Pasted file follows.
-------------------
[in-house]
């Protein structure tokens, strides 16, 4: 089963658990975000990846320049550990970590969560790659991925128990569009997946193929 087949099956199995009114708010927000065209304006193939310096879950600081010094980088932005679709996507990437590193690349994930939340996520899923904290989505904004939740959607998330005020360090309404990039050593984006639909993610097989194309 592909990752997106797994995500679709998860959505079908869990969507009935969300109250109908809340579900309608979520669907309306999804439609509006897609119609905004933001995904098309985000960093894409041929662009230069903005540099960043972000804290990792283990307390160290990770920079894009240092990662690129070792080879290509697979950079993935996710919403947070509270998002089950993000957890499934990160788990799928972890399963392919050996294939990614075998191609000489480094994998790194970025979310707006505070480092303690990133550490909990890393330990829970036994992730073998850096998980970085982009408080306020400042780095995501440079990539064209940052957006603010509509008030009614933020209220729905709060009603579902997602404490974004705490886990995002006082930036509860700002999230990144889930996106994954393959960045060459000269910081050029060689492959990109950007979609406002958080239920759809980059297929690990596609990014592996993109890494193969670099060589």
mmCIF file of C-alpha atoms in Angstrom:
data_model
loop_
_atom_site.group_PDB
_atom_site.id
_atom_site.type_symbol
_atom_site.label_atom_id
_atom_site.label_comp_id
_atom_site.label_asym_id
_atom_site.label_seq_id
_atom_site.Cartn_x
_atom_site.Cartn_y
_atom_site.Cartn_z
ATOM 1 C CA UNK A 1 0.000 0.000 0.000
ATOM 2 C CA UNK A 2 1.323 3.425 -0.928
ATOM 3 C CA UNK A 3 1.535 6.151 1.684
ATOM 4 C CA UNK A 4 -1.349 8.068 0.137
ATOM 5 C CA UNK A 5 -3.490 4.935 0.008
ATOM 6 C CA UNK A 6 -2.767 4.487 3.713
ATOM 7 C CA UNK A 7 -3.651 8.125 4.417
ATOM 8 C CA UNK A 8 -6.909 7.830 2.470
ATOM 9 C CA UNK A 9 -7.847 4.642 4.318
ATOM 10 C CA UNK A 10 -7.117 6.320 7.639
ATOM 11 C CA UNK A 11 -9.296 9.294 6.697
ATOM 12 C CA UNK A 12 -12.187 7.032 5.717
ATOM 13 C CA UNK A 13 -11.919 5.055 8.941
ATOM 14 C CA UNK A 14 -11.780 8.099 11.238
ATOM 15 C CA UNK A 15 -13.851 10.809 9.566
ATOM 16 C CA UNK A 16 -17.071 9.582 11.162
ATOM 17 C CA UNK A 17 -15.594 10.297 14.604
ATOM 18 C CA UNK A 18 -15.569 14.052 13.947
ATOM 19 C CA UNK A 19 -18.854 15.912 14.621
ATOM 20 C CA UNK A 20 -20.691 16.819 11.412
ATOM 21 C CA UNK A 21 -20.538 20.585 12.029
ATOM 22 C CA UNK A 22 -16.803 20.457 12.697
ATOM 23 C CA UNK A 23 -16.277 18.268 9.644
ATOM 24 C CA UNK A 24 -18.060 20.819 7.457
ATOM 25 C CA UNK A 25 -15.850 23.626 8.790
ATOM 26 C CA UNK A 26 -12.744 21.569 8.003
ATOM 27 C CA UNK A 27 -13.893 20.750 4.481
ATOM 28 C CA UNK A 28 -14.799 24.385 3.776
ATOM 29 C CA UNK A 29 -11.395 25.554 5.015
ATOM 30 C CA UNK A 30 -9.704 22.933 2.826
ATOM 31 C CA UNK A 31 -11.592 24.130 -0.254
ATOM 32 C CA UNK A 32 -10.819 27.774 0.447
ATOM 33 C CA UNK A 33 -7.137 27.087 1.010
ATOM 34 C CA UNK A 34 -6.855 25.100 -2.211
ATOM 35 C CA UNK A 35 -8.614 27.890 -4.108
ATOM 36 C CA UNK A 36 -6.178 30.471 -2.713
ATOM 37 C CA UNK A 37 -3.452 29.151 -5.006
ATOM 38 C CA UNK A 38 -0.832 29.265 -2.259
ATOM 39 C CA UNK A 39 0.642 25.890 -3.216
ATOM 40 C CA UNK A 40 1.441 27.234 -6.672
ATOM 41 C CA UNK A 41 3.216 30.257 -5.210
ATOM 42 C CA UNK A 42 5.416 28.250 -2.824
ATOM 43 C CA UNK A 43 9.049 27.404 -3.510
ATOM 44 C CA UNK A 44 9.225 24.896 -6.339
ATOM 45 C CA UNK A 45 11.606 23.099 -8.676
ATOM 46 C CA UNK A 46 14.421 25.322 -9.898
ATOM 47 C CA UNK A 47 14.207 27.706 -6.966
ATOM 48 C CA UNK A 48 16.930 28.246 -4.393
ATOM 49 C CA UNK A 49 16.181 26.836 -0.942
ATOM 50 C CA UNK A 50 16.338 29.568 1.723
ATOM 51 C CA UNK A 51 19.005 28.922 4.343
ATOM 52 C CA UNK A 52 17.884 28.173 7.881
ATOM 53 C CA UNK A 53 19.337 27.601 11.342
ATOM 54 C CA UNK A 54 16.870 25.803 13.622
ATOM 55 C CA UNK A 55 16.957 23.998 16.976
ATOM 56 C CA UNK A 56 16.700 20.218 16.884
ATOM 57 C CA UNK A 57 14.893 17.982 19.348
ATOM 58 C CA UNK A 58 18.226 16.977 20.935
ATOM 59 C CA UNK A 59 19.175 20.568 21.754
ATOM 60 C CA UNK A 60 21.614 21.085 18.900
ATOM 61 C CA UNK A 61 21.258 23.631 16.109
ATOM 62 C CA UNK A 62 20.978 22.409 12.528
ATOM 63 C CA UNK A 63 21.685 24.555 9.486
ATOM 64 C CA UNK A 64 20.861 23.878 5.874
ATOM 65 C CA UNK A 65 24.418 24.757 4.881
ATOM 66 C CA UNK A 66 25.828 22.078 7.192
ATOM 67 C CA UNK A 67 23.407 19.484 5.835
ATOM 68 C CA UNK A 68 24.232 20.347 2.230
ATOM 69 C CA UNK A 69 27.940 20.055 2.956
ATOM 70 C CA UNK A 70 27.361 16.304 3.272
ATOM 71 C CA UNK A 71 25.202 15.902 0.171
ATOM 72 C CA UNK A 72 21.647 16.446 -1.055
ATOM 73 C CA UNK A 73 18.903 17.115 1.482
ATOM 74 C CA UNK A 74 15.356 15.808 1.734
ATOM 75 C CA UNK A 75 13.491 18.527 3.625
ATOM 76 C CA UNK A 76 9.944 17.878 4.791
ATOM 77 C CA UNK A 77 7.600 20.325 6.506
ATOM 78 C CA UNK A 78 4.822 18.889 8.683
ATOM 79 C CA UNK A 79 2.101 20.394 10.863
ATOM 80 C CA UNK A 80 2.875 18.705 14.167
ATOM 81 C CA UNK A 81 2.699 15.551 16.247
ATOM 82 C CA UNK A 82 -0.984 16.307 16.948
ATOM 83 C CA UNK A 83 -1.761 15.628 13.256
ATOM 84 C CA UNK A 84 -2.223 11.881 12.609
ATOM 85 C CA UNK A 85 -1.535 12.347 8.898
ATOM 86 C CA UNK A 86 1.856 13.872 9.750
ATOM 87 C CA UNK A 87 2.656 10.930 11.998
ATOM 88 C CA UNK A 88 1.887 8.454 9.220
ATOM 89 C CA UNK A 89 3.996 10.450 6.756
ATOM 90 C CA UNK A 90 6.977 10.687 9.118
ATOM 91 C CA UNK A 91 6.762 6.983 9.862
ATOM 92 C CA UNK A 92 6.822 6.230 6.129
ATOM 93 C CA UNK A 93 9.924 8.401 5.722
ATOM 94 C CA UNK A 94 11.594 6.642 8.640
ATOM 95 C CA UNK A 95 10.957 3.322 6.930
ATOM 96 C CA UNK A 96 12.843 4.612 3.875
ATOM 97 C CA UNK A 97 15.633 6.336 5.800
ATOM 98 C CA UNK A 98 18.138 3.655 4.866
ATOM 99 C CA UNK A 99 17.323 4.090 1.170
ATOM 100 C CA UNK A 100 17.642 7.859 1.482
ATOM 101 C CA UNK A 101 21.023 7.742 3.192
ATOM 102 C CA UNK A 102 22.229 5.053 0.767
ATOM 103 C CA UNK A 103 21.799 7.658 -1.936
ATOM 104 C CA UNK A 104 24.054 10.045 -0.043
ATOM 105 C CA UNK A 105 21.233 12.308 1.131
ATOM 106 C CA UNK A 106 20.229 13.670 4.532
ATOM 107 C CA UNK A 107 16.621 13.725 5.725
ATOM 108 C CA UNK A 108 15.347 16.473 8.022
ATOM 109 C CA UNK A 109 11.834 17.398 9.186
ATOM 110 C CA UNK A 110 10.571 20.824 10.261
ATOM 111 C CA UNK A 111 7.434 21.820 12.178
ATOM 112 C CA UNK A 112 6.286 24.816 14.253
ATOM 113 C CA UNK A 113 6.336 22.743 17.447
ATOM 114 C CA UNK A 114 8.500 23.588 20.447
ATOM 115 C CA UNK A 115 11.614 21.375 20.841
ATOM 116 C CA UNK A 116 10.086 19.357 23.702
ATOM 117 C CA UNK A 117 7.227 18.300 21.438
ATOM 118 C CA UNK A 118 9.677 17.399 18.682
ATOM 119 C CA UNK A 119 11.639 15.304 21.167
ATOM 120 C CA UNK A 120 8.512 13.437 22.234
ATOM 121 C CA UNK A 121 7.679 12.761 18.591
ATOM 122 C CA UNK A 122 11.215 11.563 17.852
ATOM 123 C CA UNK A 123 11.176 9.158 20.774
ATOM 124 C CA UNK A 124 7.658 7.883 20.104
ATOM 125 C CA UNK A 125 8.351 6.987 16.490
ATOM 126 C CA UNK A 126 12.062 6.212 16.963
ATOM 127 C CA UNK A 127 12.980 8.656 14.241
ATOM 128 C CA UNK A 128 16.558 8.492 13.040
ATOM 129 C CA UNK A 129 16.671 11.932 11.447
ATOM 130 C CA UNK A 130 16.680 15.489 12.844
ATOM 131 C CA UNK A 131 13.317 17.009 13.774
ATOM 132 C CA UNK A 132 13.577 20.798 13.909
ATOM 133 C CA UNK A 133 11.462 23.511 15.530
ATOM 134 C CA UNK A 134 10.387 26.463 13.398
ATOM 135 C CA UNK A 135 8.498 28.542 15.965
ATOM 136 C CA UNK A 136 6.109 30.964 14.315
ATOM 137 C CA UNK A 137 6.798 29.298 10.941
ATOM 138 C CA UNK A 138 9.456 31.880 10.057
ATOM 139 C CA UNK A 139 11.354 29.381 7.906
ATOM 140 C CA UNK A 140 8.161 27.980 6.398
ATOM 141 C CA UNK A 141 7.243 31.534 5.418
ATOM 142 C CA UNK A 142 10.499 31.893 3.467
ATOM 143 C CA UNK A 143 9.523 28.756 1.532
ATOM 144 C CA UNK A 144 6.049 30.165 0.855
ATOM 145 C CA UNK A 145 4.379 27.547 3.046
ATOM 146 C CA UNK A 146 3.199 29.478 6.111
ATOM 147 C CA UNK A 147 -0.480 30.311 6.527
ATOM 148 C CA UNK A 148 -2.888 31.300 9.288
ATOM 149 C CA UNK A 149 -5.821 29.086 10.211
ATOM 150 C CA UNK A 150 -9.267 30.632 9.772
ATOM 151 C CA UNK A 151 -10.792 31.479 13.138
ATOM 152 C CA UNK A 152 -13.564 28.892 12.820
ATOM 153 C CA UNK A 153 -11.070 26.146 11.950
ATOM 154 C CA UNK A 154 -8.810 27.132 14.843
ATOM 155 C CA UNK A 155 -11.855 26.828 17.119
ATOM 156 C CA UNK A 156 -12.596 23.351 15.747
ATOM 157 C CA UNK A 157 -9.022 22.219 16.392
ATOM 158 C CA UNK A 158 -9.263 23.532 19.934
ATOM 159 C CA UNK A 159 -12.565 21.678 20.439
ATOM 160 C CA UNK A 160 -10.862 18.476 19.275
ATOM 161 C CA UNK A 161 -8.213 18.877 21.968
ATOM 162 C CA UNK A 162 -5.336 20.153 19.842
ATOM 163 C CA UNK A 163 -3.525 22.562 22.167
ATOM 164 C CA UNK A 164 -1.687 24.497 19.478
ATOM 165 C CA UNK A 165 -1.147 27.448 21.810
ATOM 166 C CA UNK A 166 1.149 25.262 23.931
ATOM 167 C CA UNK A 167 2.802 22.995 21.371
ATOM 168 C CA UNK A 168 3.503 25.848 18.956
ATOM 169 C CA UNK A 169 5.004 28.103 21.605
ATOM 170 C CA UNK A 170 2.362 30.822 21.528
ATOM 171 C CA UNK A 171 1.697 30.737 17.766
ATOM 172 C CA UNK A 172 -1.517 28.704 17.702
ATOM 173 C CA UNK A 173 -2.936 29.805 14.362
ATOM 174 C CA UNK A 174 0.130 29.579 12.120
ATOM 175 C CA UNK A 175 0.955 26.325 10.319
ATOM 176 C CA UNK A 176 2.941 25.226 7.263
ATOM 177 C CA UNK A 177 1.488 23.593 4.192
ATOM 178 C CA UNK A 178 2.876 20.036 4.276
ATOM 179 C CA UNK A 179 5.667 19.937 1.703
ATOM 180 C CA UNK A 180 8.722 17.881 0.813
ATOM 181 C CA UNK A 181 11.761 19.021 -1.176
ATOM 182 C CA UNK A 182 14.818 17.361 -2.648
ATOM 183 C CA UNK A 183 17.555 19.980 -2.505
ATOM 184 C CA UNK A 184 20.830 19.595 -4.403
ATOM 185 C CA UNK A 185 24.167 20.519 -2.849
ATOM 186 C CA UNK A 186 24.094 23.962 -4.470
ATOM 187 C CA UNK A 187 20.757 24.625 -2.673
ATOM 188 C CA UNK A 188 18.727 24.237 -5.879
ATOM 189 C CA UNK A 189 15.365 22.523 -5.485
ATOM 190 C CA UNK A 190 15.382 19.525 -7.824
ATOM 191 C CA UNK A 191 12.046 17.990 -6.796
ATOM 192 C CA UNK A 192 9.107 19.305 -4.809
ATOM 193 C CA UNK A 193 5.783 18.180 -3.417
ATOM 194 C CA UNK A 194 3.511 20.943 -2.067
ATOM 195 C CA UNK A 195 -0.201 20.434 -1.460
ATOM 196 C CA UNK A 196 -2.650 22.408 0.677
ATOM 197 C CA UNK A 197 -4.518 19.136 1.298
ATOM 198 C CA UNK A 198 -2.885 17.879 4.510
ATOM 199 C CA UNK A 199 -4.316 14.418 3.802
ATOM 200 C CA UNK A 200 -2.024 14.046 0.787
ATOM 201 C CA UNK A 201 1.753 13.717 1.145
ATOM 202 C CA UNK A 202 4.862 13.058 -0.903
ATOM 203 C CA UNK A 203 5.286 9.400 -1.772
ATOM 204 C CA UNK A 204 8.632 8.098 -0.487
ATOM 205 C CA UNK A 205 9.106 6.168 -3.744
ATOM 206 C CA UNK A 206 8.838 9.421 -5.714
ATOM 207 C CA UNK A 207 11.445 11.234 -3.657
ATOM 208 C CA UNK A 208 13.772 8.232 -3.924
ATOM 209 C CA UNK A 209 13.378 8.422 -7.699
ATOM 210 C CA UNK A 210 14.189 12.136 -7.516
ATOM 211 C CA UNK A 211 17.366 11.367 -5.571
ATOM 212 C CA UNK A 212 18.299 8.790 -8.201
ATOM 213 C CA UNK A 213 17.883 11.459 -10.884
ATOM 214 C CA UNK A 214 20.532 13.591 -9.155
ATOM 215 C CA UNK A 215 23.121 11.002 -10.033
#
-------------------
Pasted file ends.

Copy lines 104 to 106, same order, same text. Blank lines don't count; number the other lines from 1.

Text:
ATOM 89 C CA UNK A 89 3.996 10.450 6.756
ATOM 90 C CA UNK A 90 6.977 10.687 9.118
ATOM 91 C CA UNK A 91 6.762 6.983 9.862